Since the late 1990s, the main element of my computer consulting practice has been training. After earning a degree in Secondary Education from the University of New Orleans in 1980 and teaching high school for four years, I moved into the world of tech, selling computers at Radio Shack (hey that was a thing in the mid-80s). That led to doing independent consulting around town. With the expansion of the Internet in the 90s, I connected with folks in other parts of the country. One of those connections was a small training company affiliated with Digital Equipment Corporation. I entered the world of top-tier training, traveling around, teaching classes in Digital (later Tru64) UNIX, on DEC/Compaq AlphaServer platforms. Basic UNIX classes led to more advanced subjects, clustering/high availability, UNIX kernal internals, and other subjects.
The company I contracted through to do this work began to pick up work from EMC in 2000. That began a seven-year relationship with EMC, where I taught primarily Symmetrix Business Continuity and EMC Control Center. I continued to teach classes related to the AlphaServer line, as well as doing contract consulting for HP Managed Services. Symmetrix Business Continuity was the course I taught most for EMC, not so much because I was a replication wizard, but because I could handle the lab environment. The course covered all of the company’s enterprise replication: TimeFinder Mirror, TimeFinder Clone, and TimeFinder Snap, their three in-system products, as well as Symmetrix Remote Data Facility (SRDF) Synchronous, and SRDF Asynchronous, the two remote replication products. The lab equipment used by the students consisted of sixteen servers, four each Windows, Solaris, AIX, and HP-UX. The three different flavors of UNIX meant there were only a limited number of instructors qualified to teach this class. It was a lot of fun, and a great experience, working with top-notch storage professionals all over the world.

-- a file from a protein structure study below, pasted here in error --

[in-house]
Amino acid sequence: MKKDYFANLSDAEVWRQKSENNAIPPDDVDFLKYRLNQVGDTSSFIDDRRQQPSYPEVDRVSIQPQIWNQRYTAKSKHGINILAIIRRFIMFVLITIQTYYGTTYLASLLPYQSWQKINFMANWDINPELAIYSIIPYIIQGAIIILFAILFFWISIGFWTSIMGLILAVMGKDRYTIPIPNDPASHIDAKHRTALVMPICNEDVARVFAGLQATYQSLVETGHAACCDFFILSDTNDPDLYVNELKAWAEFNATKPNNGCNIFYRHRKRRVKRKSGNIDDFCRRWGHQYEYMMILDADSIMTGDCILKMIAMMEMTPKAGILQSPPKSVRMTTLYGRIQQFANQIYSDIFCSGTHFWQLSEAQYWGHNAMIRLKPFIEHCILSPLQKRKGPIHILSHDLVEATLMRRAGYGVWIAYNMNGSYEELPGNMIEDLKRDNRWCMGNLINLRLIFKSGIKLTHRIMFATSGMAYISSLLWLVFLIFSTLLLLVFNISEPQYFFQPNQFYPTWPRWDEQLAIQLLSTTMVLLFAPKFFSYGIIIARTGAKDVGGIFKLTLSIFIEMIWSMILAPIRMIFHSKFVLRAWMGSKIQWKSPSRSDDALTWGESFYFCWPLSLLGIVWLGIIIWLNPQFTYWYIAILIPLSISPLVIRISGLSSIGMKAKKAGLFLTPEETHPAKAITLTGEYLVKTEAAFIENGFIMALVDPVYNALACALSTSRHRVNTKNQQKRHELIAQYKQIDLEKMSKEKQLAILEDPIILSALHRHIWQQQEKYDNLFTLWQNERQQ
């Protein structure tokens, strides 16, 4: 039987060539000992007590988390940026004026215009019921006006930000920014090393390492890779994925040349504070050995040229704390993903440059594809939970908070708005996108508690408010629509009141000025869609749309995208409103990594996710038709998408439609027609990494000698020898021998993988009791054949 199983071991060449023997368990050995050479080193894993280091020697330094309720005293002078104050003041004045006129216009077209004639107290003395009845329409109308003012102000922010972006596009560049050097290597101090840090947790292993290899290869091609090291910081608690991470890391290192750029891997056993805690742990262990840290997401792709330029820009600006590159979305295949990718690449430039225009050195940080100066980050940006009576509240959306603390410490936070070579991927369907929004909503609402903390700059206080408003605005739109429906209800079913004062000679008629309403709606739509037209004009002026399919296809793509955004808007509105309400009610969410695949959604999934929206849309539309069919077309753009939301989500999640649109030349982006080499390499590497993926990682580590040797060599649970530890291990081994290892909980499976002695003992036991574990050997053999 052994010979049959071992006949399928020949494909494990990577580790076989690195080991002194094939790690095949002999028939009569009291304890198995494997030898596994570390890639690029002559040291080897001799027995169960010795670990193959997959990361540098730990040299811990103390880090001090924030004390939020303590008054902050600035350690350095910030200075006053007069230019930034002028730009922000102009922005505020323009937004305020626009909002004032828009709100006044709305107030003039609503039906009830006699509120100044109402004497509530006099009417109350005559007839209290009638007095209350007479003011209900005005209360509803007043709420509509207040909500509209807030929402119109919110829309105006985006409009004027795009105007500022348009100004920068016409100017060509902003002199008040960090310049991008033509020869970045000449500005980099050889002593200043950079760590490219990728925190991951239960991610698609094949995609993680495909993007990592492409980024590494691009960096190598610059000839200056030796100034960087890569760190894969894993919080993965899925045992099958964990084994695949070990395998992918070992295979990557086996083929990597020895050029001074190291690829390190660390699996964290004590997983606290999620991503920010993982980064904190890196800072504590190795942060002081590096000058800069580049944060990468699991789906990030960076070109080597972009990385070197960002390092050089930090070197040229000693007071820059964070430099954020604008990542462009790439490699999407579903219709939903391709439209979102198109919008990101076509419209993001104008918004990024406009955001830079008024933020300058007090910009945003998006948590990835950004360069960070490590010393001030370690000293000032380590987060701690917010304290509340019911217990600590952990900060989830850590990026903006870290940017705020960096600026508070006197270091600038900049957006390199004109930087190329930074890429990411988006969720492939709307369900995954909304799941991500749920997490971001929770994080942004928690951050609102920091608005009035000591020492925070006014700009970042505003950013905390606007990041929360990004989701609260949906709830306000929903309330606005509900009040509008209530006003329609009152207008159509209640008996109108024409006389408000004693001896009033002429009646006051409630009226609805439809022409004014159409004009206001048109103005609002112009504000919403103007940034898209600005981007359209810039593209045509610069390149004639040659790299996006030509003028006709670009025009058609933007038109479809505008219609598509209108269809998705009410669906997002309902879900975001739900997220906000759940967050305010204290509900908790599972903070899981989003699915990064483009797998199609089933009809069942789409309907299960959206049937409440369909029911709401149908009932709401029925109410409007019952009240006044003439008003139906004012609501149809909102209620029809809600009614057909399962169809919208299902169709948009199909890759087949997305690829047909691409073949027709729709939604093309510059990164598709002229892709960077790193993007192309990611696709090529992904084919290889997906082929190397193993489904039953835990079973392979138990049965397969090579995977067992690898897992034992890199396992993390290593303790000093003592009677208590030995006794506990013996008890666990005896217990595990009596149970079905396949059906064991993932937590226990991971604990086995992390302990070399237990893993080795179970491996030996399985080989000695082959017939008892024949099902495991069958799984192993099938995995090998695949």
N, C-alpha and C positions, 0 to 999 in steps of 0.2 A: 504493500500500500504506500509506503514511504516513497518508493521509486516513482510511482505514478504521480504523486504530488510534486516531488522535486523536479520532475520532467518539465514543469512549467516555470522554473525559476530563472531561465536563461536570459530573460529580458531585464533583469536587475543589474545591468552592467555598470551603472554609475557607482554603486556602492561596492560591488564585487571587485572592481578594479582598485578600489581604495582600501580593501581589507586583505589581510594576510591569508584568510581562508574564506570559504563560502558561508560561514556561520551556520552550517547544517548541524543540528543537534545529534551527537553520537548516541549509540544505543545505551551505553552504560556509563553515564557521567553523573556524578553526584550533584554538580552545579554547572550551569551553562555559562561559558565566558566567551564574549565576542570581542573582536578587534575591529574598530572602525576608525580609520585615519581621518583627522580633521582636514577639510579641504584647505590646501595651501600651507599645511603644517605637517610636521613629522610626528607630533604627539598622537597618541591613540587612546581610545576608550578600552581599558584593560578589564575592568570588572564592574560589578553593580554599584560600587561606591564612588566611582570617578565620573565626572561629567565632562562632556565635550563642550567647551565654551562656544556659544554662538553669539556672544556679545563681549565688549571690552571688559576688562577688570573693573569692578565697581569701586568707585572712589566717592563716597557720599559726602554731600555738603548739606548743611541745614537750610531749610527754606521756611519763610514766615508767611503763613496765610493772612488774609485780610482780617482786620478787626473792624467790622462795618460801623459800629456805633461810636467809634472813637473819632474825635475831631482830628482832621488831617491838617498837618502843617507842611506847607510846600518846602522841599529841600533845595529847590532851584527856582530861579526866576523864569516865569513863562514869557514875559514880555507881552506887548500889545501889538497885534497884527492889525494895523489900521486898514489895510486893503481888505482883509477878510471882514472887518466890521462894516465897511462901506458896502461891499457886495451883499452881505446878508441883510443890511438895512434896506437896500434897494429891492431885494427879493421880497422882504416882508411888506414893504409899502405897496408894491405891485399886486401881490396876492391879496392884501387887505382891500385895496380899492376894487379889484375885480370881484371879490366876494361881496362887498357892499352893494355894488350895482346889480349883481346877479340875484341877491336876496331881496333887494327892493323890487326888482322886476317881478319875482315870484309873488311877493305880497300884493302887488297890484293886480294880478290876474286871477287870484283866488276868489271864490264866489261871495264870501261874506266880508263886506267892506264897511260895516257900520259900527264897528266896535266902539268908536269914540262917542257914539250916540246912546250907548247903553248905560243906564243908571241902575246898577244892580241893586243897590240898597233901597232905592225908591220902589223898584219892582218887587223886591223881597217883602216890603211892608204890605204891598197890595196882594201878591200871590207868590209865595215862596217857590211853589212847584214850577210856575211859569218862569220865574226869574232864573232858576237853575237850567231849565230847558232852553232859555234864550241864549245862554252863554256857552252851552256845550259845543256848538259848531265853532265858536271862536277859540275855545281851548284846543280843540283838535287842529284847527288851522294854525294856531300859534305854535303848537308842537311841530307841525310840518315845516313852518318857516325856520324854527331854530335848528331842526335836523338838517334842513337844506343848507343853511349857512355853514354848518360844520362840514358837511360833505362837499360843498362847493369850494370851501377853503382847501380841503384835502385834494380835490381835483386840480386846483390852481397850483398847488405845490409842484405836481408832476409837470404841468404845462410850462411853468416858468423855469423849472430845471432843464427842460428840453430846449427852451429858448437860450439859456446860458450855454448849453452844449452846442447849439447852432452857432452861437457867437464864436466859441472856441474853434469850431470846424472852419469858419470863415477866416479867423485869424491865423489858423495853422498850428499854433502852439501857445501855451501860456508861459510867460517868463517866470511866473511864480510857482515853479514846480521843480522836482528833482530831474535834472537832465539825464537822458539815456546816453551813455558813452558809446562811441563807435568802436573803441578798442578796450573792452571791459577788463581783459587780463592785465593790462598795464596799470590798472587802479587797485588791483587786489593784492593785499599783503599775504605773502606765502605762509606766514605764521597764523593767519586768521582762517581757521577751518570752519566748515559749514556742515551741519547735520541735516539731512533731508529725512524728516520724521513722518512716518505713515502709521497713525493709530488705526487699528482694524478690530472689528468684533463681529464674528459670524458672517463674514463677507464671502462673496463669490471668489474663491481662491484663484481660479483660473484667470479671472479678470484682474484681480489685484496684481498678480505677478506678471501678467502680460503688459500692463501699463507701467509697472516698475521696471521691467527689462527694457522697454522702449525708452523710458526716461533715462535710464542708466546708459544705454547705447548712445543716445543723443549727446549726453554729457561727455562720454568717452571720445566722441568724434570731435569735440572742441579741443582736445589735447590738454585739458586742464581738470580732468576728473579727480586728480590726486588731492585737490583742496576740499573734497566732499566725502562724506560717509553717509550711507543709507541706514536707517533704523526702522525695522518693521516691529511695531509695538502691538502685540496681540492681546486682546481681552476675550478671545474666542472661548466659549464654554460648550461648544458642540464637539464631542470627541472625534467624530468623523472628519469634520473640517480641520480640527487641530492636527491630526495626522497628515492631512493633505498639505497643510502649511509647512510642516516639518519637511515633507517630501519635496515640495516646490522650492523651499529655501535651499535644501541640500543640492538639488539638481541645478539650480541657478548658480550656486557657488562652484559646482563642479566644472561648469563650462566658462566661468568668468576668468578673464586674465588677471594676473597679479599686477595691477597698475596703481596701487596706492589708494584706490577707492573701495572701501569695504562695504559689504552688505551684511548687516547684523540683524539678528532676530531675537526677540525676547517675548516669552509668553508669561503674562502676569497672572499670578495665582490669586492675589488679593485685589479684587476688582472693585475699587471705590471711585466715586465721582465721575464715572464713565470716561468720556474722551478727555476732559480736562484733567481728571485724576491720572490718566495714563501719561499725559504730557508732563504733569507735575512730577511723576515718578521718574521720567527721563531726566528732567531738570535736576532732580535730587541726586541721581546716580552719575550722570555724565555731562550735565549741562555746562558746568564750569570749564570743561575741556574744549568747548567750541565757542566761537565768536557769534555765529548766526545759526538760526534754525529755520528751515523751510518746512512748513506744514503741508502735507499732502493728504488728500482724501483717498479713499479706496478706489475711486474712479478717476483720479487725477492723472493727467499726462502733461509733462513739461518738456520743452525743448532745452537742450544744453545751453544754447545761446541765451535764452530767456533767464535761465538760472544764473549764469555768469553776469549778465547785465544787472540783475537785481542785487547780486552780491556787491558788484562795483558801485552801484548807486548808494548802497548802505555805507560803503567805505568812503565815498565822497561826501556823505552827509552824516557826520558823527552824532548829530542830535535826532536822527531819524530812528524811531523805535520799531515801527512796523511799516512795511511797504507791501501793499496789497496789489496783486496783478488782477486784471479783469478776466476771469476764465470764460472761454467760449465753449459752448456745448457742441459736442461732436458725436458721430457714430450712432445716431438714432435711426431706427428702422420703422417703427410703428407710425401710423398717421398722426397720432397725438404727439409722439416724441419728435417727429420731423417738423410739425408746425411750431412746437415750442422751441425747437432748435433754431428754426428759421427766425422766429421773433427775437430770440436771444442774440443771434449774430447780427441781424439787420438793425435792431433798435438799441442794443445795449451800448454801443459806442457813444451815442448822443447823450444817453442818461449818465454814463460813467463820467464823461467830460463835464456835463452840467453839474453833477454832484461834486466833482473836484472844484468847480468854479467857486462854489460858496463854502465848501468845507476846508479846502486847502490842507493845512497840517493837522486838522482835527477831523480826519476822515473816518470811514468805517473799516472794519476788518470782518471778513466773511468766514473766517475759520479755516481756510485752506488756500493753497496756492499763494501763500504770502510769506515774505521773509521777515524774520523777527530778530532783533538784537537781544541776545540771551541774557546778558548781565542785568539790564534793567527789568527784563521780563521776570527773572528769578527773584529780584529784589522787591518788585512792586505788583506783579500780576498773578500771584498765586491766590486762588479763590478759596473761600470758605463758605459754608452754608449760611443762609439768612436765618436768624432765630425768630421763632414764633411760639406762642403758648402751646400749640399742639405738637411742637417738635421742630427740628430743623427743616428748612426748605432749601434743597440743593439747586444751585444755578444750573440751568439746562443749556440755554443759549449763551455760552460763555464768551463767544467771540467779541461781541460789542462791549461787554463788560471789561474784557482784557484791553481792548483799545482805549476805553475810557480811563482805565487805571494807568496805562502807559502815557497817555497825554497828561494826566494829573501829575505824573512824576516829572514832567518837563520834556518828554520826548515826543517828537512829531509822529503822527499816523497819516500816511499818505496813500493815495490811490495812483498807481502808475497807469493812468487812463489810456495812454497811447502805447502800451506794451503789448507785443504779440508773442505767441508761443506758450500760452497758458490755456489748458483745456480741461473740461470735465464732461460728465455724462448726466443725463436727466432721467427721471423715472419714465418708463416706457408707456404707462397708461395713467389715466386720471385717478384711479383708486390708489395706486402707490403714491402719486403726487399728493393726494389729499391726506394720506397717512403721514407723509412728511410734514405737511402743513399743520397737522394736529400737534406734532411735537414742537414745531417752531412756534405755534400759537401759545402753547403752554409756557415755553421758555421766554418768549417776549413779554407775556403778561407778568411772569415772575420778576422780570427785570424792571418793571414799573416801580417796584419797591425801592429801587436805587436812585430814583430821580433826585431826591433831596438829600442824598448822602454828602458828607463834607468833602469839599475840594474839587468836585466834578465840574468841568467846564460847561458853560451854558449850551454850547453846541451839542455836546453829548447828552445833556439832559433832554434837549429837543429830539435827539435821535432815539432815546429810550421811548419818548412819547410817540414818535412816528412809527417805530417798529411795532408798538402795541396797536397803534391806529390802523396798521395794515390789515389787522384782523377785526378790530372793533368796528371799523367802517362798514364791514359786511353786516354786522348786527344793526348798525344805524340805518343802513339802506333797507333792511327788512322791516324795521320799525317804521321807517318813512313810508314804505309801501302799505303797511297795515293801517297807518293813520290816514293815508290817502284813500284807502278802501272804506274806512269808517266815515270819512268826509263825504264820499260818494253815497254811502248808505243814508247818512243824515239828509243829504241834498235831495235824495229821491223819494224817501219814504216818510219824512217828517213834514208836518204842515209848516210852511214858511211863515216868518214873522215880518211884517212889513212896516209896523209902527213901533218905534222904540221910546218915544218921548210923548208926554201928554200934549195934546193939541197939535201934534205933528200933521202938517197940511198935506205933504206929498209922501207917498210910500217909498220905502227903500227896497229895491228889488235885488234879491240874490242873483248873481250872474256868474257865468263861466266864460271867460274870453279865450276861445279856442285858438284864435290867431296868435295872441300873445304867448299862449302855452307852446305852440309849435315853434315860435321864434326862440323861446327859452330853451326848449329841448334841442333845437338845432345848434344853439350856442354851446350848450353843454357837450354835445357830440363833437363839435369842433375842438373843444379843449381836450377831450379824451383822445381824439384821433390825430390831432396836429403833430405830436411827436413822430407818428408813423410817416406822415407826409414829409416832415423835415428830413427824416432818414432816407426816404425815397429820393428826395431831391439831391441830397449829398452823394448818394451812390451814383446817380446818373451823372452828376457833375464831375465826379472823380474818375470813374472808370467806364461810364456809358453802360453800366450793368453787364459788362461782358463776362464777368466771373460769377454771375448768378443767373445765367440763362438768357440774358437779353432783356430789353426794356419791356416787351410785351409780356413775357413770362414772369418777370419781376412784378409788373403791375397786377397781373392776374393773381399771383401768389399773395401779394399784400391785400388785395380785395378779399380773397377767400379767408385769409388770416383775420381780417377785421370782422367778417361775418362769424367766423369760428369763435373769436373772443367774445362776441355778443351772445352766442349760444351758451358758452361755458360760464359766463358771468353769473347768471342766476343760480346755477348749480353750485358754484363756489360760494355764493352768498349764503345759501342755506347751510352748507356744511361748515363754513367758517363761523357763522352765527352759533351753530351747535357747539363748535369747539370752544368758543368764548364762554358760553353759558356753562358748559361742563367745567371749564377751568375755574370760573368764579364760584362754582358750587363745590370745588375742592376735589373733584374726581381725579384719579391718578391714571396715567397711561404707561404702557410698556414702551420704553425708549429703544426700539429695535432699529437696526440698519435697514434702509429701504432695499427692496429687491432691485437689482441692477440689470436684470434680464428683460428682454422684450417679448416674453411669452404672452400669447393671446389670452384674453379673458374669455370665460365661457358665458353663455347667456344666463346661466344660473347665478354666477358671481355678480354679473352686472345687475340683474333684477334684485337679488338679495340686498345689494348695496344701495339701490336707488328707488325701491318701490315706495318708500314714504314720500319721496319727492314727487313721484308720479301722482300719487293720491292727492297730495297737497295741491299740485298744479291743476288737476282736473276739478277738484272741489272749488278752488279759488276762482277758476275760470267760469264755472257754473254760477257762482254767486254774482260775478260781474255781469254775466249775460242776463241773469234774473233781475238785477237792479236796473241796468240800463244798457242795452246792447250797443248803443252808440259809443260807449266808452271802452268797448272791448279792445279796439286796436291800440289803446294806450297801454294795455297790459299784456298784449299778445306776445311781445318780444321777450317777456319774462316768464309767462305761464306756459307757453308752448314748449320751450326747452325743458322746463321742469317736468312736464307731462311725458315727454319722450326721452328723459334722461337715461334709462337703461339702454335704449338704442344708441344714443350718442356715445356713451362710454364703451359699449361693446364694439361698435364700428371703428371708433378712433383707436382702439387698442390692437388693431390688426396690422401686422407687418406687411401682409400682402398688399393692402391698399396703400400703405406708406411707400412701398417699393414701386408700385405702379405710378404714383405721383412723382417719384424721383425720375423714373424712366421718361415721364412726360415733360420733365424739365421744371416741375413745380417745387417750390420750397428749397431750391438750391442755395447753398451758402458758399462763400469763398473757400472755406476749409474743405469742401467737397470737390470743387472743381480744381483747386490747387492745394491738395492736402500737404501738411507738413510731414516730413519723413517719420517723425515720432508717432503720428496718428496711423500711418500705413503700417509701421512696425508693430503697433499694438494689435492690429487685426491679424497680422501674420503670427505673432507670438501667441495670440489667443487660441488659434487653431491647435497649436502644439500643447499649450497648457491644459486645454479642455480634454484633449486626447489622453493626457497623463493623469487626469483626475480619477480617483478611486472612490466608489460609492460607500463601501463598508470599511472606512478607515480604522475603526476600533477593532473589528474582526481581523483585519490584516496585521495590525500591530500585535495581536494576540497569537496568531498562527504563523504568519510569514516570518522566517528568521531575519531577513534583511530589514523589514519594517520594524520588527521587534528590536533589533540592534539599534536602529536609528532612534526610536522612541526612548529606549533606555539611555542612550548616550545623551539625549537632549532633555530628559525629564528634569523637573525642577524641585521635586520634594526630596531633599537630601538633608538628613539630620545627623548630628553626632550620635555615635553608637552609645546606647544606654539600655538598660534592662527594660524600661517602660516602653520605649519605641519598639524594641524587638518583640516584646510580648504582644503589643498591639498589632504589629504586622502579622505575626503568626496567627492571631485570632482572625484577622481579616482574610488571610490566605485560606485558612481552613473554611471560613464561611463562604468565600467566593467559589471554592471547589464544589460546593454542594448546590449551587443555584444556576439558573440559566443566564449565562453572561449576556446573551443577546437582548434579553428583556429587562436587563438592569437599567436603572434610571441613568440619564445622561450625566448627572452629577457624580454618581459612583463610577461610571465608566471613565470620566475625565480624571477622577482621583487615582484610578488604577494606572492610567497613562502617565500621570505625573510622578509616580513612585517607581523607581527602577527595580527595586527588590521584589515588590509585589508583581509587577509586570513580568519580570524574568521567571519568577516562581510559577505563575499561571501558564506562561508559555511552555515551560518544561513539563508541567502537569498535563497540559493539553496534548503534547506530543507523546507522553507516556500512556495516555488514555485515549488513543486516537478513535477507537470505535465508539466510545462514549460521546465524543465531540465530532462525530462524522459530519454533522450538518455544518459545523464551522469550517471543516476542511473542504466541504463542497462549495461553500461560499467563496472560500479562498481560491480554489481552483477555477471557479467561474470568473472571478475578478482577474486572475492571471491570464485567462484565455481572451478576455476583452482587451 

It’s often the personal connections that determine the paths we take. In 2004, one of the folks from EMC moved over to Hitachi Data Systems. I went along for the ride, doing course development work and teaching HDS classes. After a change of contracting companies post-Katrina, in 2006, I taught for both EMC and HDS for two years. After another contractor switch in January, 2008, I began to teach exclusively for Hitachi Data Systems, contracting through Merit Career Development, in Philadelphia. That relationship continues to this day.
One of the main reasons I enjoy teaching for HDS is that I teach the entire product line, enterprise storage, modular storage, converged systems, NAS, content platforms, hardware and software. Rarely do I teach the same thing on back-to-back weeks. It’s an exciting challenge.